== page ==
YOU ARE HERE: LAT HomeCollections

A prisoner of commerce

November 15, 2005

GOV. ARNOLD SCHWARZENEGGER is in China this week urging officials to open their borders to more California imports. But China isn't just keeping products out. It's also preventing one of the governor's constituents -- an entrepreneur embroiled in a financial dispute with a Chinese supplier -- from leaving the country.

The case of 53-year-old David Ji is a troubling reminder of the perils that U.S. companies face when they do business in China. If Chinese authorities value their relationship with the Golden State, they should give Ji back his passport and let him return home with Schwarzenegger.

A native of Jiangsu province in China, Ji is the co-founder and former chief executive of Apex Digital Inc. in Walnut. By partnering with low-cost Chinese manufacturers and slashing profit margins, Apex became a leading supplier in the United States of cheap DVD players and TV sets. Along the way, though, Apex ran into trouble with suppliers who complained that the company didn't pay its bills.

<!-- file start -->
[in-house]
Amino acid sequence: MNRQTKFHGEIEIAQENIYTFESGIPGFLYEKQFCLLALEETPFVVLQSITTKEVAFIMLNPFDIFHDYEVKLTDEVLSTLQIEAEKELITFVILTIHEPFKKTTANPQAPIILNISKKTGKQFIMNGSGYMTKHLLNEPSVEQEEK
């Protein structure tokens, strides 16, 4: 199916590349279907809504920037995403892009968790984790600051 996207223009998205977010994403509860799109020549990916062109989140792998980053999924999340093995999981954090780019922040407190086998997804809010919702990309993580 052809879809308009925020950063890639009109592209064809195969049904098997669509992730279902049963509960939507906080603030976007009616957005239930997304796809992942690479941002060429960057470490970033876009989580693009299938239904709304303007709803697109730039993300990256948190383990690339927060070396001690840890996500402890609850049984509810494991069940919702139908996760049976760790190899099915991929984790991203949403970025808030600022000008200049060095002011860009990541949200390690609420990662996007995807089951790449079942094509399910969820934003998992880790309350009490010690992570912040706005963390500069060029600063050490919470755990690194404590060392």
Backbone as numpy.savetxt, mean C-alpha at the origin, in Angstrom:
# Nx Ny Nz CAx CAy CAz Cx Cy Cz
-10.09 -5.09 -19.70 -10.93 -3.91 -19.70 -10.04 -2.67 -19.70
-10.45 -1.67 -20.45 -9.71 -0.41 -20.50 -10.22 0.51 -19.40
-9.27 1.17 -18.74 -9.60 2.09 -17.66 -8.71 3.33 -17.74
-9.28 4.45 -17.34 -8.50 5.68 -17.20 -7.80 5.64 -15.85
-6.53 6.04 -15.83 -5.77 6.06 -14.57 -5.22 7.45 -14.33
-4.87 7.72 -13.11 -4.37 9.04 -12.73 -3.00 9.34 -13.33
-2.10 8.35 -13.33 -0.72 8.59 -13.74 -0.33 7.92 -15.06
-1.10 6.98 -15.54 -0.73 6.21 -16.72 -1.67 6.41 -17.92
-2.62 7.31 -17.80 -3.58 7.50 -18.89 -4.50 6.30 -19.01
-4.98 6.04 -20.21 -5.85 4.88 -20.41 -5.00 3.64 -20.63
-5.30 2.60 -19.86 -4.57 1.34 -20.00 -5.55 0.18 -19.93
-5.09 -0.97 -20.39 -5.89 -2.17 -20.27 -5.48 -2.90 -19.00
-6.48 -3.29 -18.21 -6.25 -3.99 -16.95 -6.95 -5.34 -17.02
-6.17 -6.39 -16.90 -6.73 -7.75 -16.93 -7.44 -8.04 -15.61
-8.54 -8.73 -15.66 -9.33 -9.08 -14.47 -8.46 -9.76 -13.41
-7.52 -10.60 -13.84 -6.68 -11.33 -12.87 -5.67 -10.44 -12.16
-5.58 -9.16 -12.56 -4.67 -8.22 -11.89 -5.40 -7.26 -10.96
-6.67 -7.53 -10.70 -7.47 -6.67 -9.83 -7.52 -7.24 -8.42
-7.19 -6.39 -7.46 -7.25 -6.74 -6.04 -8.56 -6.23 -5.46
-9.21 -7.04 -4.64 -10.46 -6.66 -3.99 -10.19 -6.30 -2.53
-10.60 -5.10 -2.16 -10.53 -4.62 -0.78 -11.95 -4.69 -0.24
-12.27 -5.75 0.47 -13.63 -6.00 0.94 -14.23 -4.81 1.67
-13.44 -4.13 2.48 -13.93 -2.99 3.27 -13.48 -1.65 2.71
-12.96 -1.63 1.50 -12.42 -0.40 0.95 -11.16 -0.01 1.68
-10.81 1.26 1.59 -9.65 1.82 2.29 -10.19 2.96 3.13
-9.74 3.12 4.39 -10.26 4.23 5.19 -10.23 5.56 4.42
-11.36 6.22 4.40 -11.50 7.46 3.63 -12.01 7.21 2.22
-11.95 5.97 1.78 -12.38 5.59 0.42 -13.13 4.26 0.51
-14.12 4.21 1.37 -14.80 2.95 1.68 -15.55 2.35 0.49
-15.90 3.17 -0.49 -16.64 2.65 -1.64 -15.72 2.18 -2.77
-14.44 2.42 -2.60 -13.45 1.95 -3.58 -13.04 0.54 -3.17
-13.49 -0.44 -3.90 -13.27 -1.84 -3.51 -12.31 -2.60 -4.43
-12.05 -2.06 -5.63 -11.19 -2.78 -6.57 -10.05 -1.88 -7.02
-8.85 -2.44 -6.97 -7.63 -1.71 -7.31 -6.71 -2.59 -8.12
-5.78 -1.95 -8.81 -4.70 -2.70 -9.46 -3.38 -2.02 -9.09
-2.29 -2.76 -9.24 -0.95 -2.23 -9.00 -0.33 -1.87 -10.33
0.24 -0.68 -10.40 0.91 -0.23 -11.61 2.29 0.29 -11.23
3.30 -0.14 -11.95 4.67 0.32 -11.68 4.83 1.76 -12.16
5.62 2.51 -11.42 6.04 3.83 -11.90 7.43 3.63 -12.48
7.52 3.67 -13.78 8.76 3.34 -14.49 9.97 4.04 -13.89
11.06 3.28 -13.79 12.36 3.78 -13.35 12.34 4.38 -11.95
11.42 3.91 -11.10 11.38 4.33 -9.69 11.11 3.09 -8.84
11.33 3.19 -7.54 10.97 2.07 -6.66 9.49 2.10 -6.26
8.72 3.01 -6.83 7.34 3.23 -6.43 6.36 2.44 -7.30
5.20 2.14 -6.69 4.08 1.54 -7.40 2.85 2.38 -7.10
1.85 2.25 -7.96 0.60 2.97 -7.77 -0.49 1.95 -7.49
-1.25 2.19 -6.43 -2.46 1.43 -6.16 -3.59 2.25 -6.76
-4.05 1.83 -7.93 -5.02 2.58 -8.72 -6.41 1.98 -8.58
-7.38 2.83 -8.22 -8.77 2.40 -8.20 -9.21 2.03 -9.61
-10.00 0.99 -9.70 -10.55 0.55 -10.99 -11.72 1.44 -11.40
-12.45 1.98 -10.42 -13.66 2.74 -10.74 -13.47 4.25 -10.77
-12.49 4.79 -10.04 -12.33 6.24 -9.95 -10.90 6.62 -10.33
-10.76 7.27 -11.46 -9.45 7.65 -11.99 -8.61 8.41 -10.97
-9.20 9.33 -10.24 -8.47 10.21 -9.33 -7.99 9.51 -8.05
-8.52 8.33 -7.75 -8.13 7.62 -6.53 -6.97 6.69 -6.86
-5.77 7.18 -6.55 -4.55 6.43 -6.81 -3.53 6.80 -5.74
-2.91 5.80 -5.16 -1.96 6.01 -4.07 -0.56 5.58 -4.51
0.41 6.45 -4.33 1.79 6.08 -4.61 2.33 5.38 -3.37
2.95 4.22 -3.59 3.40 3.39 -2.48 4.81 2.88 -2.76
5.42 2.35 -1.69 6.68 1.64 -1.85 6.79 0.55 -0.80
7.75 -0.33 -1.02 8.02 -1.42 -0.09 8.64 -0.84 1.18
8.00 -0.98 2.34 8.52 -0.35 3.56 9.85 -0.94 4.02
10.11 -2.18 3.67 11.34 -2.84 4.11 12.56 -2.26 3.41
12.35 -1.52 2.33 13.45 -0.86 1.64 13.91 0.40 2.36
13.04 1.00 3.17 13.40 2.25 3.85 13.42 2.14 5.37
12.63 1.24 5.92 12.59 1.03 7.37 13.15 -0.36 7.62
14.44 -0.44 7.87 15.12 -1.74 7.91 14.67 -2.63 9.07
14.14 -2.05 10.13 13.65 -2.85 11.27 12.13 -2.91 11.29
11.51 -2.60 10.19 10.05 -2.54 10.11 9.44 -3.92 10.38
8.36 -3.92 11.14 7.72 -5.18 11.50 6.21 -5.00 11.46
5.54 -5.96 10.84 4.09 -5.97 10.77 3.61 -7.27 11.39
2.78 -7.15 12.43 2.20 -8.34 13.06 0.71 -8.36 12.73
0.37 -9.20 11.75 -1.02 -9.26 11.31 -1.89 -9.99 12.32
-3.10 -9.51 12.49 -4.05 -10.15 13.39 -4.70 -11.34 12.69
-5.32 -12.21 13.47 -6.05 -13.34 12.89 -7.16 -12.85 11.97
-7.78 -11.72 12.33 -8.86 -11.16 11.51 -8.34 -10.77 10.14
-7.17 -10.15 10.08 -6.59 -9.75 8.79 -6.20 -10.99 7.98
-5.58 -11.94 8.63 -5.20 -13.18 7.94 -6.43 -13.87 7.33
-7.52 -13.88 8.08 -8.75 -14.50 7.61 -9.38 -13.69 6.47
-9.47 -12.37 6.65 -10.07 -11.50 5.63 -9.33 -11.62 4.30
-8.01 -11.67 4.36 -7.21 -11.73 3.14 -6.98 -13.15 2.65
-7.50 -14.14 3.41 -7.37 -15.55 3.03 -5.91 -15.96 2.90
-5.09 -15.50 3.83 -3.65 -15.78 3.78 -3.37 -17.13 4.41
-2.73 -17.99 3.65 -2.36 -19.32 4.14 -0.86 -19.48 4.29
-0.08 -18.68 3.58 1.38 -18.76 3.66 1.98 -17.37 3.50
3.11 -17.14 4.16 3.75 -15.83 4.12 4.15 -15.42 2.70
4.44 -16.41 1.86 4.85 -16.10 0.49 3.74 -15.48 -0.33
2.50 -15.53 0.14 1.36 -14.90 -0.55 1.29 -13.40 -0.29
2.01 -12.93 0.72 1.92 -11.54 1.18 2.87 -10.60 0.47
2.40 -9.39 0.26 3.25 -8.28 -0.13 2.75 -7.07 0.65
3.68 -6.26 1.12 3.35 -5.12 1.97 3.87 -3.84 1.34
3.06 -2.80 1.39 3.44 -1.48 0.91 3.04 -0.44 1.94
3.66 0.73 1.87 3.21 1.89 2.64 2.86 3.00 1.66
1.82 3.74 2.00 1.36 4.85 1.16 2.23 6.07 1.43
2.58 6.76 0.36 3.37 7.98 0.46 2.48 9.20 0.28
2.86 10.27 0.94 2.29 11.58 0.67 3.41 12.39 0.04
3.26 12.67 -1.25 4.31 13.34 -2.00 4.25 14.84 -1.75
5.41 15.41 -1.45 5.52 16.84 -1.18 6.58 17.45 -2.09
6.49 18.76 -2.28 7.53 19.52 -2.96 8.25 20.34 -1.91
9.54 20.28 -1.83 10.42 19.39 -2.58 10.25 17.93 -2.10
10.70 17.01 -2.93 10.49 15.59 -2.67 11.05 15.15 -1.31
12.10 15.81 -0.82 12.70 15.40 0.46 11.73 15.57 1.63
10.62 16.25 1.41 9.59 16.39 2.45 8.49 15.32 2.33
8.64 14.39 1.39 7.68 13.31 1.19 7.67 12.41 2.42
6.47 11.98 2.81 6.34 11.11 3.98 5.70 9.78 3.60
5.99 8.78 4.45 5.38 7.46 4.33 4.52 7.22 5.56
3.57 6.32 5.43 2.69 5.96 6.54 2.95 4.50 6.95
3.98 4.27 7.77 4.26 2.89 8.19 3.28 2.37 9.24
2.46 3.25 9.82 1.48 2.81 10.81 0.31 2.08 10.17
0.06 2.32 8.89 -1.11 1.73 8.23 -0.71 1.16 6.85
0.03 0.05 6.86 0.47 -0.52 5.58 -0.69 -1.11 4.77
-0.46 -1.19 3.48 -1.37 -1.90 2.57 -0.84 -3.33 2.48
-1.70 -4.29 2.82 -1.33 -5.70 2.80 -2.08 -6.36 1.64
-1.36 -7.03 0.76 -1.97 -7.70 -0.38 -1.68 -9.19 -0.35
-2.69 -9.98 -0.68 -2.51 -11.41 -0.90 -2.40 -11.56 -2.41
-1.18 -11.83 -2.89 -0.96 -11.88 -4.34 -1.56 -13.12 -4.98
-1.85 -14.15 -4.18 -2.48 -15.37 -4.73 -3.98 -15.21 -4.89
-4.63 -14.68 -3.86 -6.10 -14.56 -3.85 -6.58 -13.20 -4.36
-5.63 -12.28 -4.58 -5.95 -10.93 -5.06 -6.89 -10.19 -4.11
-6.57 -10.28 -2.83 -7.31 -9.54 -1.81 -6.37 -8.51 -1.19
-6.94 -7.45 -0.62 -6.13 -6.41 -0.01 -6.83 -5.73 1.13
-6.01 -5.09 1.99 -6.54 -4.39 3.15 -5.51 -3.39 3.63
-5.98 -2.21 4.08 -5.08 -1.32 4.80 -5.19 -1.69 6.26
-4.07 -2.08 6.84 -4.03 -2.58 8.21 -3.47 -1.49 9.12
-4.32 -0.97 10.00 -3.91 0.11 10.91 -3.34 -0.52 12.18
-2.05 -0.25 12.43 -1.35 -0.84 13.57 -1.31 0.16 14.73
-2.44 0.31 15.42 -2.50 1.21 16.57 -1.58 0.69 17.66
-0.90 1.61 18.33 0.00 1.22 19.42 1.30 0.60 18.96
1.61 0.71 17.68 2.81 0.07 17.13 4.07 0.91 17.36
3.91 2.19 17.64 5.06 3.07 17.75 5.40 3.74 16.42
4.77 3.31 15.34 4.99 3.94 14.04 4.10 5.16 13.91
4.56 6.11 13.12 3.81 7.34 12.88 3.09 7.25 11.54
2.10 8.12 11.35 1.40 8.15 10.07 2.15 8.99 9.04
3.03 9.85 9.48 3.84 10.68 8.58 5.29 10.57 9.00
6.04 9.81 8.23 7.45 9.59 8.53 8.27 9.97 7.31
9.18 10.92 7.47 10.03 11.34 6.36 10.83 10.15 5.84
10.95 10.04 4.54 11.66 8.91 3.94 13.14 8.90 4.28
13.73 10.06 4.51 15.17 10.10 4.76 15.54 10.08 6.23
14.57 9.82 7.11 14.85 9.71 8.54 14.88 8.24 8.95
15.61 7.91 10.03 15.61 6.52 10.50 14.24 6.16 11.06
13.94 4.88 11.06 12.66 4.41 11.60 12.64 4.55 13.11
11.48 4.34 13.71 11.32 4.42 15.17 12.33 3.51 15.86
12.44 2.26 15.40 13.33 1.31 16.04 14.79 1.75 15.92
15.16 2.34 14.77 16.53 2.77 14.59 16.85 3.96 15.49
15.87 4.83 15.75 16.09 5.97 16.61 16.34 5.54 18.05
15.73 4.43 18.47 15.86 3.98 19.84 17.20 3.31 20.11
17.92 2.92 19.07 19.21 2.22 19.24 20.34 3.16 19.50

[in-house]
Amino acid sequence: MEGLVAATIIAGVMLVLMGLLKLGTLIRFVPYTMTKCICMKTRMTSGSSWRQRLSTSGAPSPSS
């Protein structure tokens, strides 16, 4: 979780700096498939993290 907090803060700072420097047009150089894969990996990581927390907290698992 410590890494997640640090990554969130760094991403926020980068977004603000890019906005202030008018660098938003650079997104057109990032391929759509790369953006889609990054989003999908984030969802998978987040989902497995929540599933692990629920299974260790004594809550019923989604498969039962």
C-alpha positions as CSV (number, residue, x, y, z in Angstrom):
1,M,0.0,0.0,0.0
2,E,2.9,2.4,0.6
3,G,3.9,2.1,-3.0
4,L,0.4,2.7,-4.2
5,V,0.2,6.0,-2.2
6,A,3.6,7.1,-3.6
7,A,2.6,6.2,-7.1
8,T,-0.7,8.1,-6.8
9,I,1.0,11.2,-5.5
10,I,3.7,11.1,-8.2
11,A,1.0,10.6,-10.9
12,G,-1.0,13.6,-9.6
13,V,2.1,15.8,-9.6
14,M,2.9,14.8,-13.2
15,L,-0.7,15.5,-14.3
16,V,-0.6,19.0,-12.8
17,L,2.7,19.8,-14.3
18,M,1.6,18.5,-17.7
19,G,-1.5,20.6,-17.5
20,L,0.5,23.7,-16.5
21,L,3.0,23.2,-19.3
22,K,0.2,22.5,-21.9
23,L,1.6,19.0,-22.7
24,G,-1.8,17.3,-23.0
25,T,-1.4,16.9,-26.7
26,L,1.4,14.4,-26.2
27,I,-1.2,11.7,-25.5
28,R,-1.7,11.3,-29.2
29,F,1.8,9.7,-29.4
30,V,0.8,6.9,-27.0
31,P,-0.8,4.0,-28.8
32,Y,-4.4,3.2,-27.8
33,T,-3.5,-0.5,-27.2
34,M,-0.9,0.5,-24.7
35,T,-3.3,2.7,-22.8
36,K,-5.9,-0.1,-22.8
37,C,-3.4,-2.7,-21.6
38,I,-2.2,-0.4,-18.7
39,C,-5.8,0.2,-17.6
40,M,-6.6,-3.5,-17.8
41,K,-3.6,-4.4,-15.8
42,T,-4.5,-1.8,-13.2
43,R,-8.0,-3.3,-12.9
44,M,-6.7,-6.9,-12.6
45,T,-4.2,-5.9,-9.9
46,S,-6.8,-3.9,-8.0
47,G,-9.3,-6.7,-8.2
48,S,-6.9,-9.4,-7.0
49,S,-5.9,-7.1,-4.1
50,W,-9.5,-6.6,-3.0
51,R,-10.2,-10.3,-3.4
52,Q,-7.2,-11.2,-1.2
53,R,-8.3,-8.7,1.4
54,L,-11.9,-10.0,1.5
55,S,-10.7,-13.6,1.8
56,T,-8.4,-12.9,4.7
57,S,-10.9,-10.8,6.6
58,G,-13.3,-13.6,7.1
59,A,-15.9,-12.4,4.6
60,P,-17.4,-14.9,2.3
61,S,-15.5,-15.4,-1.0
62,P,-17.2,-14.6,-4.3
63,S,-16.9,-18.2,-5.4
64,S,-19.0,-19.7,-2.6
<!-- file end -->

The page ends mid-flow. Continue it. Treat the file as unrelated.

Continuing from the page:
One particularly aggravated partner was Sichuan Changhong Electric Co., a giant manufacturer controlled by local and provincial governments in China. Changhong claims Apex owes it over $450 million. Apex says the figure is much lower, given Changhong's poor workmanship and other problems.

U.S. civil courts routinely resolve such disputes. In fact, Changhong sued Apex in Los Angeles County Superior Court last year to collect the amount it says it is owed. By that time, however, Ji had been detained without charge by Chinese authorities for nearly two months. According to Apex and others close to the company, he was forced to sign over his and his company's assets to settle the debt.

Changhong's U.S. attorney has said that Ji is being held because he wrote 37 bad checks to Changhong in 2003 for a total of $85 million. Apex argues that the checks were merely offered as collateral while the two companies worked out their differences.

Ji spent nearly 10 months in some form of detention, several times on Changhong property, illustrating how blurry the line is between the Chinese government and the factories in which it holds a stake. Released in August, he is still not allowed to leave China or even to travel out of Changhong's home base of Chengdu without permission. And he has still not been formally charged with a crime.

Apex and Ji's family have tried several times to get Schwarzenegger's attention, but have yet to receive a response. Now would be an opportune time for the governor to take action.

Los Angeles Times Articles